Take These Men: Tank Warfare with the Desert Rats. By Cyril Joly. Pen and Sword, Barnsley, 2019 reprint of 1955 classic
Reviewed by Gregory P. Gilbert
‘Take these men for your example. Like them remember that prosperity can only be for the free, that freedom is the sure possession of those alone who have the courage to defend it.’ Pericles
THERE are many memoirs written by those who served in World War II and while many of these are still of interest after seventy-five years or so, very few are as relevant to modern soldiers, sailors and airmen as Cyril Joly’s classic memoir of tank warfare with the Desert Rats – ‘Take These Men’. It is a vivid description of combat between men and their machines written with exceptional skill. It provides clear observations of courage, teamwork, conflict and death which should resonate amongst young officers across the years. Joly’s work is an inspirational first-hand narrative of command, leadership, learning, morale and downright grim determination.
‘Take These Men’ is the personal story of a young tank officer’s experiences in the 7th Armoured Division, the famous Desert rats, while fighting in the tank battles in the Western Desert between 1940 and 1943. Starting with a dramatic use of manoeuvre to overcome an Italian force that greatly outnumbered them, this book describes the hard times when British armoured units were dominated by Rommel’s Africa Korps, and ends with an experienced British 8th Army that was not only capable of defeating anything their enemies could throw at them but which believed in itself, its doctrine, its organisation, its equipment and its weapons. It was an 8th Army that used its tanks as part of an integrated force – a system of systems – to force the Germans and Italians out of North Africa entirely. Joly’s work describes how it was not just how men and machines operated individually or within a troop that mattered but rather victory was based upon how higher level formations were organised and led.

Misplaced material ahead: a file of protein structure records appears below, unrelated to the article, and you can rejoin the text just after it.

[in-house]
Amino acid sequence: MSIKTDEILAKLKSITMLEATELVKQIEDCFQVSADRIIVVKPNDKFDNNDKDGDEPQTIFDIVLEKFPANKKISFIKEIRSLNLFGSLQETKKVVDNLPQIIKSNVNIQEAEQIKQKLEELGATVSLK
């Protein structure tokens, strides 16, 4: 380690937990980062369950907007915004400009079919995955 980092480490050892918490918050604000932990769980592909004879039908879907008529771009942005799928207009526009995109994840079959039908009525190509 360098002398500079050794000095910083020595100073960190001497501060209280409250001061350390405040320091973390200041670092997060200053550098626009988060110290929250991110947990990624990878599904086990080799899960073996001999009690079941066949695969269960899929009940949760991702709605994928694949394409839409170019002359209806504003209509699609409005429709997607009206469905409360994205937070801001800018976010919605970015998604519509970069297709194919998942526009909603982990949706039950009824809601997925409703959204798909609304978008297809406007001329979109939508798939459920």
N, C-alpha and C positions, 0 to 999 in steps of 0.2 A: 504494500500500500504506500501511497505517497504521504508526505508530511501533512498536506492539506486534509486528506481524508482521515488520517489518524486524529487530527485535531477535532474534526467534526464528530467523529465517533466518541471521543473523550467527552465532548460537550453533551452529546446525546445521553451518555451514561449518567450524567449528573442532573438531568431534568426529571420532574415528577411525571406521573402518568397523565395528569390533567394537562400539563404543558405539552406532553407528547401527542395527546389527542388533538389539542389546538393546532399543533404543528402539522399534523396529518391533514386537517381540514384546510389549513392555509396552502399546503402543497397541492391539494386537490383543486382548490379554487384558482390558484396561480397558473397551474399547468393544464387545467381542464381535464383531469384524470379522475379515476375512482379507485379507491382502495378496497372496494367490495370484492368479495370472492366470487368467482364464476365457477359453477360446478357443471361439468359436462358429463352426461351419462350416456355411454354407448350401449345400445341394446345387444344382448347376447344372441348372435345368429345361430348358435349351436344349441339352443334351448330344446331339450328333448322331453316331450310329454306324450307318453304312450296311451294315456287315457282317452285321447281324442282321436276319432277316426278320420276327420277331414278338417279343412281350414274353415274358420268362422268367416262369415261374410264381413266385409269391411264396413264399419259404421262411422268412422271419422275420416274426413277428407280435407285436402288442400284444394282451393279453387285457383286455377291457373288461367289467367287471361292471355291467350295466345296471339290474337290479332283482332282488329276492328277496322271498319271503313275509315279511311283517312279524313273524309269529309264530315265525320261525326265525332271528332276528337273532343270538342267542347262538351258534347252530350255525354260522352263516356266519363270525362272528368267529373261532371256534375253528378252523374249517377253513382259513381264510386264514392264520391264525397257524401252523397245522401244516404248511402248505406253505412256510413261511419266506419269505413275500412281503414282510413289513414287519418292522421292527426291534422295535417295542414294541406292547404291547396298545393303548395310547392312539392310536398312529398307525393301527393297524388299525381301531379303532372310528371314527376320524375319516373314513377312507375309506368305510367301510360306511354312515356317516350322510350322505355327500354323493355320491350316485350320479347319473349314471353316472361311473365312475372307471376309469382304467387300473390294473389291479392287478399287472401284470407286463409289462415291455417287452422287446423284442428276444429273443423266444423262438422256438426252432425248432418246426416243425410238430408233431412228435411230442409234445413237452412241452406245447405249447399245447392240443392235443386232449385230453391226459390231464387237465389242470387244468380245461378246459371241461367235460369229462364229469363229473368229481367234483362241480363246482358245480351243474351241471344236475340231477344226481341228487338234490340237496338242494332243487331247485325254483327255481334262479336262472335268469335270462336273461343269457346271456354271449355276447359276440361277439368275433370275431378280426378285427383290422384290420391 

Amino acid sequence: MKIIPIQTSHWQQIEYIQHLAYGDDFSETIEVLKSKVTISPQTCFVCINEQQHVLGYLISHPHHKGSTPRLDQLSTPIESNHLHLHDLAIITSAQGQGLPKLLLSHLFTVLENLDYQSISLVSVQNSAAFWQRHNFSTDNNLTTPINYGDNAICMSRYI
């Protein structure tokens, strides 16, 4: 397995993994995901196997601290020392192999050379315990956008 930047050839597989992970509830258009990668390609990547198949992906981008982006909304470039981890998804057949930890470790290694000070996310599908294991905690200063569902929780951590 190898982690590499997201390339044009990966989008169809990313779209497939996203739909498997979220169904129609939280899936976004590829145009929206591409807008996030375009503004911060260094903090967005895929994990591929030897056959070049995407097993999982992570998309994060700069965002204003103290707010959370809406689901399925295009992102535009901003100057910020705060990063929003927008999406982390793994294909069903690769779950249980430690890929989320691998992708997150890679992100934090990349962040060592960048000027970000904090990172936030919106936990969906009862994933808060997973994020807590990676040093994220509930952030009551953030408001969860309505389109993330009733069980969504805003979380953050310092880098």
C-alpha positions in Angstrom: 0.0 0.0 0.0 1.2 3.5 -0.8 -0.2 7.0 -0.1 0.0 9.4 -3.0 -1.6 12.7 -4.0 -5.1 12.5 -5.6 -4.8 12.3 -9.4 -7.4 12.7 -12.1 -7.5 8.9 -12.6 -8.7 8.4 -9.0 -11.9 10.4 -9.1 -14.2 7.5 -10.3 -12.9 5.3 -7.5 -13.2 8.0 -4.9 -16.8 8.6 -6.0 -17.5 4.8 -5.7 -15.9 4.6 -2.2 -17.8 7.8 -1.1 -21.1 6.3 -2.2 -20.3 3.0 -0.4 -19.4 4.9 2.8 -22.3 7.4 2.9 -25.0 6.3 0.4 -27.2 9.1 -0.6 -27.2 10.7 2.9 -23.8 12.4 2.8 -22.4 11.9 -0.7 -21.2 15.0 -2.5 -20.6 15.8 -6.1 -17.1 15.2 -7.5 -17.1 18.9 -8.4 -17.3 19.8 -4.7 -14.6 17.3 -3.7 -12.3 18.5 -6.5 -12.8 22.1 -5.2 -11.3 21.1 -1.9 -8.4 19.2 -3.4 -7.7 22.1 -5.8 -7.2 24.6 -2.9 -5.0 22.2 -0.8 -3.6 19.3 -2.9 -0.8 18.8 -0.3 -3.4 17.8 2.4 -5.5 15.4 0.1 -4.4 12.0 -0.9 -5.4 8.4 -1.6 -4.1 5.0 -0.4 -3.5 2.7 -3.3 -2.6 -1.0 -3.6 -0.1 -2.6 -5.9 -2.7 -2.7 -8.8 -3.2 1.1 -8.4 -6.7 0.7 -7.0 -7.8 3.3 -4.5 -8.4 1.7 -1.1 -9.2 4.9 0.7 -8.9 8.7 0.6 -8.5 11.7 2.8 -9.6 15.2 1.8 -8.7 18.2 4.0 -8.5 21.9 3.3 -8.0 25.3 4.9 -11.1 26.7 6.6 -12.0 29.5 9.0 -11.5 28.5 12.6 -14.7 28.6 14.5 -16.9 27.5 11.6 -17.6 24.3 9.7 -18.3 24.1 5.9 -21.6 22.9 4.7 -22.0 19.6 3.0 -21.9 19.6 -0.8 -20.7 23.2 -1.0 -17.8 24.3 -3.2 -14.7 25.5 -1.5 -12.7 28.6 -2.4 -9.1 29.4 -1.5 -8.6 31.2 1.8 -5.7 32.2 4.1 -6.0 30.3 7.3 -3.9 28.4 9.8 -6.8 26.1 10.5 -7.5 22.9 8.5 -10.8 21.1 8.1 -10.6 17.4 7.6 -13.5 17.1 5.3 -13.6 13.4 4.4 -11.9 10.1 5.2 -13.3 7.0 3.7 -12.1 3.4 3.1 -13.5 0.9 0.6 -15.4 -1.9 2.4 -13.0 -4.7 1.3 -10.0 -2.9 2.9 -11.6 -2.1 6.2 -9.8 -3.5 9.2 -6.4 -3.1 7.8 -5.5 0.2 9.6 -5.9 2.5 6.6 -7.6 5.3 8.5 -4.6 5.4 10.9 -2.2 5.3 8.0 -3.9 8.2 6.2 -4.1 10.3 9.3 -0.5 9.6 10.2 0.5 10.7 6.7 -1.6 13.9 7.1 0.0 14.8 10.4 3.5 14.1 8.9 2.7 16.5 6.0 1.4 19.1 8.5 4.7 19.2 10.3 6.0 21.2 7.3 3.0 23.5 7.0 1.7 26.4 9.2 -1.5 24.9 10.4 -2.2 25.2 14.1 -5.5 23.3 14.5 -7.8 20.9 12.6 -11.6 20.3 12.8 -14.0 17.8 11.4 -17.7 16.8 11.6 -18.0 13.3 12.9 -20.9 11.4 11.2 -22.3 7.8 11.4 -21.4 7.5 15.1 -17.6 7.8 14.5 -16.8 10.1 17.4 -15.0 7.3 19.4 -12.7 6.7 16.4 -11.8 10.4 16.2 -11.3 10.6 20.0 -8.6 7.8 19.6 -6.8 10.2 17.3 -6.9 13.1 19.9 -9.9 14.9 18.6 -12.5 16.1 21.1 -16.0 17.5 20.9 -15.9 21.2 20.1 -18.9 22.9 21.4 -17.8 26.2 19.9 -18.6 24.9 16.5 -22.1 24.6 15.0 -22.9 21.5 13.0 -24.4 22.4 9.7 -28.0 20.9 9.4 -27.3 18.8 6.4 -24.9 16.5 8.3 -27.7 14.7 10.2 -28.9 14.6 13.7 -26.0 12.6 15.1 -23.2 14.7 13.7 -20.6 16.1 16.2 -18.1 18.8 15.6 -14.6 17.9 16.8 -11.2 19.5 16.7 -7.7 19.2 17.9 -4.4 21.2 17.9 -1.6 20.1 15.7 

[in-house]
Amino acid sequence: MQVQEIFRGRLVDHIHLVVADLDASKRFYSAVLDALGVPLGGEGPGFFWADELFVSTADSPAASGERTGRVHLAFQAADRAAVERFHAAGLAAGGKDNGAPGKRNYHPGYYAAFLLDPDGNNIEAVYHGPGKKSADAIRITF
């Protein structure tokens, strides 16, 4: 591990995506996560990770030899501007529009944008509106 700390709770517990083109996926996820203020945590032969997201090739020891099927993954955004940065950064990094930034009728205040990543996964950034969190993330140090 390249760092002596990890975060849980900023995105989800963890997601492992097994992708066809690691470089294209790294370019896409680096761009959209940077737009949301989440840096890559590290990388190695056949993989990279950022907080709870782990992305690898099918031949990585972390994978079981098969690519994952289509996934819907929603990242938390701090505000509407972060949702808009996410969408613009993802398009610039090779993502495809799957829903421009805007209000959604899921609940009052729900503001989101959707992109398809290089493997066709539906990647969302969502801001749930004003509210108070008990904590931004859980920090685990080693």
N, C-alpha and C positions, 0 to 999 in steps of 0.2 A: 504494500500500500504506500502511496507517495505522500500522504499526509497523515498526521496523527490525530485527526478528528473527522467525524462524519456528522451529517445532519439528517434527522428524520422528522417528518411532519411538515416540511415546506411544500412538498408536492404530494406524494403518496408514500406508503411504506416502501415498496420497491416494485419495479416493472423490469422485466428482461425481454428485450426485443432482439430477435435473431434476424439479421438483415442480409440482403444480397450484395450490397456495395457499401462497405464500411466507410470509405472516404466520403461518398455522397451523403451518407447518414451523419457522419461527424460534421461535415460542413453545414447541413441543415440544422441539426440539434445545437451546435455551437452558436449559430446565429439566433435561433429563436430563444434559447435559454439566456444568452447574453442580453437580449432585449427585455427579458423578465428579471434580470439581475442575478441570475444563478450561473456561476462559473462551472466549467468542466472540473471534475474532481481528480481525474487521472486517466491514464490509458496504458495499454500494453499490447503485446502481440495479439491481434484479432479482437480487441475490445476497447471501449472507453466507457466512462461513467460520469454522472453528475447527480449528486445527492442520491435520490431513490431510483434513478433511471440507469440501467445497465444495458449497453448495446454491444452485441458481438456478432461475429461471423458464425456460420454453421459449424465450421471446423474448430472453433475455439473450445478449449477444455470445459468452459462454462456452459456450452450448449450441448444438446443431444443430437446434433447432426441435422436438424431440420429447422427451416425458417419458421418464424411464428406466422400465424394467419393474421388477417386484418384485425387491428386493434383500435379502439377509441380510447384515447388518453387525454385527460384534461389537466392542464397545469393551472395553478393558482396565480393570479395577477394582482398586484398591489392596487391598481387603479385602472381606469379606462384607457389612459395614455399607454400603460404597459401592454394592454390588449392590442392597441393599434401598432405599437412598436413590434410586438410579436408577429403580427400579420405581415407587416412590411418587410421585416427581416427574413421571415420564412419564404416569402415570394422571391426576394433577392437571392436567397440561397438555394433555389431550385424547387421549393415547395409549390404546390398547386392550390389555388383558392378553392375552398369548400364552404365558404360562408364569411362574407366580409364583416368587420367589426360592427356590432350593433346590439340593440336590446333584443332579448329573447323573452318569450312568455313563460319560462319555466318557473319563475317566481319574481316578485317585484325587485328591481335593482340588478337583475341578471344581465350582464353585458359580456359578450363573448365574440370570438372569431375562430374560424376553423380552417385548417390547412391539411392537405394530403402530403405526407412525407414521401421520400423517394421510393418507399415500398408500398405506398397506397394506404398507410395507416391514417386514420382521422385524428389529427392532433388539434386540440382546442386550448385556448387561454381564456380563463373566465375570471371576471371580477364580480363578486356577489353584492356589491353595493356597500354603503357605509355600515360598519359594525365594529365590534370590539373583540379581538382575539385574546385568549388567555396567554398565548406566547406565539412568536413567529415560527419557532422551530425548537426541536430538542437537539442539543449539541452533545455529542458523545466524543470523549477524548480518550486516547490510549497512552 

Much can be learned from the psychology of small team man-machine battle. Whereas we will probably never again fight tank vs tank battles such as those fought in the Western Desert, it is more than likely that bloody attrition battles between teams of humans and machines will occur in the future – whether it is on land, in the air or at sea. In the imaginations of many futurists combat will be between machines where one side dominates the ‘enemy’ and ‘casualty minimisation’ is a strategic objective. Future war is however just as likely to involve battle between technological peers, (or near peers), and in such circumstances where social and economic restraints restrict command, organisation, training and weapon availability, attrition warfare is much more likely to occur than manoeuvre warfare. Cyril Joly reminds us that what some societies may think of as a war between machines, is actually war between humans and their machines. It needs to be remembered that human behaviour and psychology is every bit as important as weapon-data analysis when dealing with combat.
‘Just as there was a point beyond which physical exhaustion mounted no further, so there came a time when the mind became attuned to the emotional crises and stresses with which it was daily inflicted. When I awoke my brain seemed cleared of the worries and ceaseless anxieties with which it had been burdened when the safety of Peters and Drummond had weighted so heavily with me. I felt as if I had undergone a spiritual spring cleaning …’ (Take These Men, p. 259.)
One should ask of one’s self – What would I do under similar circumstances? How long would my courage, faith and perseverance hold true? Hopefully very few of us will experience the horrors of war but in today’s joint operating environment we should be prepared for war no matter what our specialisation.
‘Take These Men’ is a classic that is highly recommended for the young soldiers, sailors and airmen of today. Many politicians, advisors, academics, historians, scientists and information technology professionals would benefit from reading this book. In our troubled times we should remember Pericles’s funeral oration – freedom truly belongs to those who have the courage to defend it.